‘lunar animals’, embracing all those animals whose life-span includes some kind
of cyclic alternation, with periodic appearances and disappearances (18). The
symbolism of such animals includes, in addition to the animal’s specific symbolic
significance, a whole range of lunar meanings. Schneider also mentions a very
curious primitive belief: namely, that the voice of those animals which can be said
to serve as symbols of heaven is high-pitched if the animal is large (the elephant,
for example), but low-pitched if the animal is small (as the bee); while the converse is true of earth-symbol animals. Some animals, in particular the eagle and the lion, seem to embody certain qualities, such as beauty and the fighting spirit,
to such an extent that they have come to be universally accepted as the allegorical
representations of these qualities. The emblematic animals of Roman signa were:
eagle, wolf, bull, horse and wild boar. In symbolism, whenever animals (or any
other symbolic elements) are brought together in a system, the order of arrangement is always highly significant, implying either hierarchical precedence or relative position in space. In alchemy, the descending order of precedence is symbolized by different animals, thus: the phoenix (the culmination of the alchemical
opus), the unicorn, the lion (the necessary qualities), the dragon (prime matter)
(32). Symbolic groups of animals are usually based on analogical and numerical
patterns: the tetramorphs of Western tradition, as found in the Bible, are a fundamental example; another example would be the Chinese series of the four benevolent animals: the unicorn, phoenix, turtle and dragon. The following animals occur
particularly in Romanesque art: the peacock, ox, eagle, hare, lion, cock, crane,
locust and partridge (50). Their symbolic meaning is mainly derived from the
Scriptures or from patristic tradition, though some meanings, arising from analogy, such as that between cruelty and the leopard, are immediately obvious (20).
The importance in Christianity of the symbols of the dove, the lamb and the fish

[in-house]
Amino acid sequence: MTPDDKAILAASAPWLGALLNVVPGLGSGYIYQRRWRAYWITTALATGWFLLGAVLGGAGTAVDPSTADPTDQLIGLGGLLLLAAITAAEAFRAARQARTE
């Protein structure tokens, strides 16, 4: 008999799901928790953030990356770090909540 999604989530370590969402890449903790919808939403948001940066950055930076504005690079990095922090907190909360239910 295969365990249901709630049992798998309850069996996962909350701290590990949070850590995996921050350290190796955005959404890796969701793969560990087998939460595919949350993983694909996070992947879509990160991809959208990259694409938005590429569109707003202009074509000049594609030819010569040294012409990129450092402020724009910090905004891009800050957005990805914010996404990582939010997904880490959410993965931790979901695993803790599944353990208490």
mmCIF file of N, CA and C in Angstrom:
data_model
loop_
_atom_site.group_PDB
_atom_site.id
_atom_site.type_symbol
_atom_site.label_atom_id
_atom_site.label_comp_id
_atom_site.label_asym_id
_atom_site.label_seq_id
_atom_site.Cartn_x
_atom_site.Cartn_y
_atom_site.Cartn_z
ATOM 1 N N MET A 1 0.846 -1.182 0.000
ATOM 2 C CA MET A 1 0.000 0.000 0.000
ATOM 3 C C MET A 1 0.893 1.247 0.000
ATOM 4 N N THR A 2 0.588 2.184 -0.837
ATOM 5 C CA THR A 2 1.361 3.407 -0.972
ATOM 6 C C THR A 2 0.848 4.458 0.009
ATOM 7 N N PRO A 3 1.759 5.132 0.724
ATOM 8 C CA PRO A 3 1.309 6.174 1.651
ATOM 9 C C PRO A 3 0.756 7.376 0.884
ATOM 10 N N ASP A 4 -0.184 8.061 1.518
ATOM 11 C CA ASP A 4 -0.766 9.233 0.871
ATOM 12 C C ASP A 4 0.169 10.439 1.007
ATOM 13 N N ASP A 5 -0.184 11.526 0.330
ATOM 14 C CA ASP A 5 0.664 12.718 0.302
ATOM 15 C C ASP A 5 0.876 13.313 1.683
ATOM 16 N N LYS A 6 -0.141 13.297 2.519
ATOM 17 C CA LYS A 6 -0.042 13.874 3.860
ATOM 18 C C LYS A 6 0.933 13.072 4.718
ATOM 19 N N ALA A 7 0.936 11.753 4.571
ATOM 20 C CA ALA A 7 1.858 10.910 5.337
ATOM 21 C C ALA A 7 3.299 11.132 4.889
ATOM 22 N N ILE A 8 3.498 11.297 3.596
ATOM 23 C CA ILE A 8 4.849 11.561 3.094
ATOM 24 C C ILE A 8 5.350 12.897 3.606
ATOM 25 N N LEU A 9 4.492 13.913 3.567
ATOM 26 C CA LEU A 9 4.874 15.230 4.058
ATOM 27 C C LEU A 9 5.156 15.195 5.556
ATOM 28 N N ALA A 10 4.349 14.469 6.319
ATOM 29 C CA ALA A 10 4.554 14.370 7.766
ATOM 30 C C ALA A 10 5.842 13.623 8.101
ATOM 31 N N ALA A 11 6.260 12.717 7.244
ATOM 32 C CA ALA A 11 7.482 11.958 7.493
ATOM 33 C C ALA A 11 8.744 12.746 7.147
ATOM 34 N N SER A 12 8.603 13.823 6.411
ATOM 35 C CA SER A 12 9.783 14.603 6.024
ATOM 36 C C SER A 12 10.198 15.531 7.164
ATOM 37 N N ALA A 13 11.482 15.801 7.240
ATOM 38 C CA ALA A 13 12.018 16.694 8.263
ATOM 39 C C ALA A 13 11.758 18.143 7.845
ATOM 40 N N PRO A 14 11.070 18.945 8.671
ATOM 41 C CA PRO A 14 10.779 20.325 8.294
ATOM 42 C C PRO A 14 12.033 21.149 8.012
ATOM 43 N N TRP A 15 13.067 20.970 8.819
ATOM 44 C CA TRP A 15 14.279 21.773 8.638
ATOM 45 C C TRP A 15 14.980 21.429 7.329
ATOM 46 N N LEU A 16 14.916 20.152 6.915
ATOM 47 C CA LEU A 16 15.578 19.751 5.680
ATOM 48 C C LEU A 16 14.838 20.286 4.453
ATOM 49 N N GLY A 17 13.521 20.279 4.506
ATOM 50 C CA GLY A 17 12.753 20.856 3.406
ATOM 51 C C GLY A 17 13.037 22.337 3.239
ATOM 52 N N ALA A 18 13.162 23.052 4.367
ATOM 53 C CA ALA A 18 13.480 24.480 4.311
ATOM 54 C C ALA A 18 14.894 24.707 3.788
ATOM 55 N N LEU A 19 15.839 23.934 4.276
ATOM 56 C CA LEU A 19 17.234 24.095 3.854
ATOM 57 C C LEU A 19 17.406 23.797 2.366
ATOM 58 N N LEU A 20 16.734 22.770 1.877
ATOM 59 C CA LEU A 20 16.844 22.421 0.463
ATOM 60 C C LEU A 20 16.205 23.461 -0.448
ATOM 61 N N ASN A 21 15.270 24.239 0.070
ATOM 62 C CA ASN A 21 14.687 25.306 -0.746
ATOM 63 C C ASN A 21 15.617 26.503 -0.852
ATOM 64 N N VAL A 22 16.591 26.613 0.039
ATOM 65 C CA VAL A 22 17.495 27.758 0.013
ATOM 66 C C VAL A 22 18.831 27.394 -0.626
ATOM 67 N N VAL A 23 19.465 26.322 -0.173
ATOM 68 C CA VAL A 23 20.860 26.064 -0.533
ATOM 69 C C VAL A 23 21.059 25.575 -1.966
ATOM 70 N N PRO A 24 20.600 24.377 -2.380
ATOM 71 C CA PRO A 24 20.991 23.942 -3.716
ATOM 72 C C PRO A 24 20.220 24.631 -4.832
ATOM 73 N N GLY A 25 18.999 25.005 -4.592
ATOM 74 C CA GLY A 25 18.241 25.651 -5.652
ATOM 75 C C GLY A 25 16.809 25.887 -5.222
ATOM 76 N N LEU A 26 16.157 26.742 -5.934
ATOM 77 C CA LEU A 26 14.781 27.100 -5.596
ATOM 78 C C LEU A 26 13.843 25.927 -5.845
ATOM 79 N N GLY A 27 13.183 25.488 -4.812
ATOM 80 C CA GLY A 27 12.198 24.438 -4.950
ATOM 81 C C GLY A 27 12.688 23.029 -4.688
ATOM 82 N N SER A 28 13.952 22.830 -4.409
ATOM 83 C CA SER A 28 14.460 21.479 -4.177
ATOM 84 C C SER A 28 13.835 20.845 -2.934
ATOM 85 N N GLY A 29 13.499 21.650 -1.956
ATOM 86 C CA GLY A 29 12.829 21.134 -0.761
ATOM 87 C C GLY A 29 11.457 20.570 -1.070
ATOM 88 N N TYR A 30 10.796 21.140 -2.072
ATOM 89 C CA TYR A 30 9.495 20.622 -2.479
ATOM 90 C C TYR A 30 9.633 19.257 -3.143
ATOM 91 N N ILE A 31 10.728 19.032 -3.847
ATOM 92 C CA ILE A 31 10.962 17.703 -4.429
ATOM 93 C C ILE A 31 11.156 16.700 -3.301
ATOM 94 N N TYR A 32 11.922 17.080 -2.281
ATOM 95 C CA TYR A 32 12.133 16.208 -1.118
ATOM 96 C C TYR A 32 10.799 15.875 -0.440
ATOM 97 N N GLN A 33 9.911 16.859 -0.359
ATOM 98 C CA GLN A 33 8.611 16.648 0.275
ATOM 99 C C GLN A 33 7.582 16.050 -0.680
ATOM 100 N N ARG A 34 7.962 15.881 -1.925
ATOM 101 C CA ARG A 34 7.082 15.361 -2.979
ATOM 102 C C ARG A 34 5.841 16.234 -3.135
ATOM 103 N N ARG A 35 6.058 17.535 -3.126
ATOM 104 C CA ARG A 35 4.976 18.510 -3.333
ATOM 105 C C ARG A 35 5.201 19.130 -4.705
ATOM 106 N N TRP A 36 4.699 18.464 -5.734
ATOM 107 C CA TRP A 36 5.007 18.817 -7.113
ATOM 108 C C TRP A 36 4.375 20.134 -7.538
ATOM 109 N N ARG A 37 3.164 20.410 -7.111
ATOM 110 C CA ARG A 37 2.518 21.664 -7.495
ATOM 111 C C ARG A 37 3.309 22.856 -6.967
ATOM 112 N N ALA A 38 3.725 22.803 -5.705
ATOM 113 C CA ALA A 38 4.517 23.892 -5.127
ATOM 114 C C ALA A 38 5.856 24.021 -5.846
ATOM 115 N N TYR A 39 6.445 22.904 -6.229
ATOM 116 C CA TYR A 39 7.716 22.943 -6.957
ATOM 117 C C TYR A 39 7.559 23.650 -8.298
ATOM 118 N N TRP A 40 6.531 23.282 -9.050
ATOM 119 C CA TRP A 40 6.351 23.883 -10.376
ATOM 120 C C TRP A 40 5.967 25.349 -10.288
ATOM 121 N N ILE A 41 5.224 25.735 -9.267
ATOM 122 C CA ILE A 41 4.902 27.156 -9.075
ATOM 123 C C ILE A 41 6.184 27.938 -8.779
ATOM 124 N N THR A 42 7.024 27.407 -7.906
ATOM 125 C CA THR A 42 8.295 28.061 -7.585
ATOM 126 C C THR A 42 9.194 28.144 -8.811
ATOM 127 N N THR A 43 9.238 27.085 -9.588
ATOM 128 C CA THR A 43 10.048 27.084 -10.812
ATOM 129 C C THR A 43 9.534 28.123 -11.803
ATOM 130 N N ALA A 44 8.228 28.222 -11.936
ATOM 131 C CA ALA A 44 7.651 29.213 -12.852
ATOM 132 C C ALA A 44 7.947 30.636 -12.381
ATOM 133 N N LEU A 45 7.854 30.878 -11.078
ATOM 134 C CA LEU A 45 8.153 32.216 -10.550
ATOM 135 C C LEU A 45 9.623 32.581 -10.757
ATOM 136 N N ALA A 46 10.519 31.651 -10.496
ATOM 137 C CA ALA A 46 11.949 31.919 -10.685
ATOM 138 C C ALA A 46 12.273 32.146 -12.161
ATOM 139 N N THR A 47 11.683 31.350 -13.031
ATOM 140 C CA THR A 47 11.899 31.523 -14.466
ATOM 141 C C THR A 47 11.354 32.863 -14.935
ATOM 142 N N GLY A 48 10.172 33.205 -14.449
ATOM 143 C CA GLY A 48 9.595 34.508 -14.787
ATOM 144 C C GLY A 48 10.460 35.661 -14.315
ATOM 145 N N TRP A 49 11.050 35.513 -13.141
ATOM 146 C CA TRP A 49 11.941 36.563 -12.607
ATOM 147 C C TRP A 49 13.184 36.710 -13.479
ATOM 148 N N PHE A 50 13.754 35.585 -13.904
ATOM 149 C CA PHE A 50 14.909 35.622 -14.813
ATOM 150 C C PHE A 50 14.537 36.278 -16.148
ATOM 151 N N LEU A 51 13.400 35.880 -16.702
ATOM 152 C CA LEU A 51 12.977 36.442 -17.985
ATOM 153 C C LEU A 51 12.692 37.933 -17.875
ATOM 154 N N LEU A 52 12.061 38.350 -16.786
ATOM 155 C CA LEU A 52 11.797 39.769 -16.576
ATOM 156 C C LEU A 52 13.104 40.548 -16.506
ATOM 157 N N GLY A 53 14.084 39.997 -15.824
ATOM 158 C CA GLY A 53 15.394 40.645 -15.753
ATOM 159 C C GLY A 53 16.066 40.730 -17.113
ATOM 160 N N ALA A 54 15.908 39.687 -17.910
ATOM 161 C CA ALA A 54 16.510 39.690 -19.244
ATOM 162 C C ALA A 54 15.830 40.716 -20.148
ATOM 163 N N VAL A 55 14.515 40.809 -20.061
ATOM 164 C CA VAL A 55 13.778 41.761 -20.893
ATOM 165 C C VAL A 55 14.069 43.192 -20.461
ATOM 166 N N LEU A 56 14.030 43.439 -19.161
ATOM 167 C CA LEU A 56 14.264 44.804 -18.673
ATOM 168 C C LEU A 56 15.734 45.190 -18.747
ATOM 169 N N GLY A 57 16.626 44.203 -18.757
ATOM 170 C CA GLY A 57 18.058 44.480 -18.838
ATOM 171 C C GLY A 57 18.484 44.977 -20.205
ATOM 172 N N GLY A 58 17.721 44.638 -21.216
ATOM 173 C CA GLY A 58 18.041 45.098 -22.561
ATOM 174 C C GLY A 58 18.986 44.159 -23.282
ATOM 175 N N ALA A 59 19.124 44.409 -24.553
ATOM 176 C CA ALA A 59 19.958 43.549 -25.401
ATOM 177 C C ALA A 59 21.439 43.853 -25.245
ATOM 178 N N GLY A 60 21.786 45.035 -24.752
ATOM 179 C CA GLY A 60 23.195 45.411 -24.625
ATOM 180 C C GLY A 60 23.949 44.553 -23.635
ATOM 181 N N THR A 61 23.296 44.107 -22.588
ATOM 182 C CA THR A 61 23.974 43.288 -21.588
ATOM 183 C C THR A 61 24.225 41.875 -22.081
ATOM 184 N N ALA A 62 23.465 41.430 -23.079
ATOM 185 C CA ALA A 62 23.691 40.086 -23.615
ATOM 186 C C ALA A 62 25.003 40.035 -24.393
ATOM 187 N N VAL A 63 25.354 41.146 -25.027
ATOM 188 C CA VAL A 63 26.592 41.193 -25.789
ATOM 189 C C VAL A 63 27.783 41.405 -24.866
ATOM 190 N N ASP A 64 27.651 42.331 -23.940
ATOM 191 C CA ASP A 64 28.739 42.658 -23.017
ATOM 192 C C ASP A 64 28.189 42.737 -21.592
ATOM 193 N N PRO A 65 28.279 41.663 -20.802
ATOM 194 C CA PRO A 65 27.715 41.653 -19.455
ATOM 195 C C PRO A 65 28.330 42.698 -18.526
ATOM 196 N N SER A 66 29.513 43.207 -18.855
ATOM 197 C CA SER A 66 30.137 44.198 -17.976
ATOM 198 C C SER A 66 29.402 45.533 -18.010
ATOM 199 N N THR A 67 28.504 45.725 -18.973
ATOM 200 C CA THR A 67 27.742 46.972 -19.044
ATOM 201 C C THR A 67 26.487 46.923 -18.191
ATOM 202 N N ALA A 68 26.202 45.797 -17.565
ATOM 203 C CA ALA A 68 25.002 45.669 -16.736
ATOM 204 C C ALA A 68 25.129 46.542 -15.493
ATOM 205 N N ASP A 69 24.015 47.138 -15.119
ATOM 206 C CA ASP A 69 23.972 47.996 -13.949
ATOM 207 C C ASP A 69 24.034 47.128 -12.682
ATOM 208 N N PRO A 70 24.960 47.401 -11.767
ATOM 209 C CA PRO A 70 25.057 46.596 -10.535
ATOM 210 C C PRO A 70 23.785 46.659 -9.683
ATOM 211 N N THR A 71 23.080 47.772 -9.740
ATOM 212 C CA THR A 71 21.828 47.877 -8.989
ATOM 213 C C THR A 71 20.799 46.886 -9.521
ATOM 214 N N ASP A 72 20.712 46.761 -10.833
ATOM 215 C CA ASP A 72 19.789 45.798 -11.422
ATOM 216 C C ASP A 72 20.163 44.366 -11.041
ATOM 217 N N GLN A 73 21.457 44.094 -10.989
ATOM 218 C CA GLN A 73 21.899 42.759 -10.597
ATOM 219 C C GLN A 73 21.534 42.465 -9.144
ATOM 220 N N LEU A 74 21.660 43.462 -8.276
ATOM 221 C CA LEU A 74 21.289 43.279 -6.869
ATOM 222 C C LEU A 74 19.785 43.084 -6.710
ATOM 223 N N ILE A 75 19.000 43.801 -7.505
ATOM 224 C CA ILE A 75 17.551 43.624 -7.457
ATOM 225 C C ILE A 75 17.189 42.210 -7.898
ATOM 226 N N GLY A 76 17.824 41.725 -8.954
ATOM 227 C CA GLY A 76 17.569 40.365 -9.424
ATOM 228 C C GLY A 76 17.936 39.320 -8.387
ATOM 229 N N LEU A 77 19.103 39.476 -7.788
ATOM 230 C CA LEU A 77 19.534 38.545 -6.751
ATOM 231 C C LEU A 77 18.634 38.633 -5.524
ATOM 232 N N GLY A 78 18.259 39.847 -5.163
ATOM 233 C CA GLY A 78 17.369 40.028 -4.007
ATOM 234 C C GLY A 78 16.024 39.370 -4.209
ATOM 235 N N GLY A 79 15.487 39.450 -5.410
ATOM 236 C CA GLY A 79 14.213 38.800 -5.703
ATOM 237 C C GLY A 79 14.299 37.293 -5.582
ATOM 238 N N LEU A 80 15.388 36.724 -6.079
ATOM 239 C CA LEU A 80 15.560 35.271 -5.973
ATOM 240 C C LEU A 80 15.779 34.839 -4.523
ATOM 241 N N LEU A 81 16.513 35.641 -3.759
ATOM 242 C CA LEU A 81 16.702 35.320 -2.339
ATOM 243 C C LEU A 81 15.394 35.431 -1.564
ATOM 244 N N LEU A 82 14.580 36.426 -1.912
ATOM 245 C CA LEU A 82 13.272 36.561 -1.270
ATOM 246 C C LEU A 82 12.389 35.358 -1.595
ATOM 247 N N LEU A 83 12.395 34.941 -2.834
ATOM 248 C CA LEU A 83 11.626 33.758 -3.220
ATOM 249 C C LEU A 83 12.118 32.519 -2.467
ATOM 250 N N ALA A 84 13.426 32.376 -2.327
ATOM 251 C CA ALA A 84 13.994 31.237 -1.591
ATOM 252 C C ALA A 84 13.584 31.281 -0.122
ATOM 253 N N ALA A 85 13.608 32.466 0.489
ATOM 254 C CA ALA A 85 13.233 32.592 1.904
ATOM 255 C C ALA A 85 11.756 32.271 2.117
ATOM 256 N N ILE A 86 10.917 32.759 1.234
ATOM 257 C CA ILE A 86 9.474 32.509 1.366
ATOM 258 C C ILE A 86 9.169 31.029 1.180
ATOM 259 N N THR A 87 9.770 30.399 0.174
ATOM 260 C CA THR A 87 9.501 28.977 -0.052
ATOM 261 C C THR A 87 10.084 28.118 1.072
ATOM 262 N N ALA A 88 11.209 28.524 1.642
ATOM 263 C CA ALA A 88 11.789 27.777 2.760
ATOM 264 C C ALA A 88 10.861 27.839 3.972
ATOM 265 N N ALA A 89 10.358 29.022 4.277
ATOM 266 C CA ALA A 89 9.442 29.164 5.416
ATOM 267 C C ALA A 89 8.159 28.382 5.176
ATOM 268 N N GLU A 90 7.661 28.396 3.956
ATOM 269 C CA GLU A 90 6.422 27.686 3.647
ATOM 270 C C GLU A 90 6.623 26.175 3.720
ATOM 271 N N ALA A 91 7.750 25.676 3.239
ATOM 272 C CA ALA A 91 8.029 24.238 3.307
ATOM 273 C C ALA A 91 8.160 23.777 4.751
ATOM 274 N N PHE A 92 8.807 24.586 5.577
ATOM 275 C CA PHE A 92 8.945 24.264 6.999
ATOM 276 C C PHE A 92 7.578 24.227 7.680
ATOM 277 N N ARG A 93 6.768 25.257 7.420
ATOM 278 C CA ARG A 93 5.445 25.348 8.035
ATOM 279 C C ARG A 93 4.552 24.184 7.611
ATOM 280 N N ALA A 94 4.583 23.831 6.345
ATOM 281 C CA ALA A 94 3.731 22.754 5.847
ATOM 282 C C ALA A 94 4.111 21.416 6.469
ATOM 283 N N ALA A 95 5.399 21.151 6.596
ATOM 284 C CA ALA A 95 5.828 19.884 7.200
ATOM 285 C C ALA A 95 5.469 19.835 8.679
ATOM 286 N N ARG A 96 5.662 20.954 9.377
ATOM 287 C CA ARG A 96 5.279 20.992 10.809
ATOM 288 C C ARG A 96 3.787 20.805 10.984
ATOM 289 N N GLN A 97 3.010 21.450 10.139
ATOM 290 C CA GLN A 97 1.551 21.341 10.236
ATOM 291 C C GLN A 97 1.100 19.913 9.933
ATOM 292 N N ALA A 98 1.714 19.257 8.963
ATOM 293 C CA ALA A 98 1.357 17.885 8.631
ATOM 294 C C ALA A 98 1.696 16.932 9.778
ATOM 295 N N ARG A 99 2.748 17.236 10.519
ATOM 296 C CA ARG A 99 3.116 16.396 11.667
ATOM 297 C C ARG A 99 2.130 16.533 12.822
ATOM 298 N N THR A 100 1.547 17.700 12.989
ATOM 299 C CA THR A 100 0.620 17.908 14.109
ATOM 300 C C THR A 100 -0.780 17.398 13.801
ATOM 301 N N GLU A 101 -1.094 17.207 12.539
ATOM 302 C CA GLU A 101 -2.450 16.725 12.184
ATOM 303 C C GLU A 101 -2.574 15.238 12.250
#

is well known. The significance of the attitudes in which symbolic animals are
depicted is usually self-evident: the counterbalancing of two identical—or two
different— animals, so common in heraldry, stands for balance (i.e. justice and
order, as symbolized for instance by the two snakes of the caduceus); the animals
are usually shown supporting a shield or surmounting the crest of a helmet. Jung
supports this interpretation with his observation that the counterbalancing of the
lion and the unicorn in Britain’s coat of arms stands for the inner stress of
balanced opposites finding their equilibrium in the centre (32). In alchemy, the
counterbalancing of the male and the female of the same species (lion/lioness, dog/
bitch) signifies the essential contrast between sulphur and mercury, the fixed and
the volatile elements. This is also the case when a winged animal is opposed to a
wingless one. The ancient interest in animals as vehicles of cosmic meanings, over
and above the mere fact of their physical existence, persisted from the earliest
beginnings of the Neolithic Age up to as late as 1767, with the publication of such
works as Jubile van den Heyligen Macarius. This treatise describes processions
in which each symbolic chariot has a characteristic animal (the peacock, phoenix,
pelican, unicorn, lion, eagle, stag, ostrich, dragon, crocodile, wild boar, goat, swan,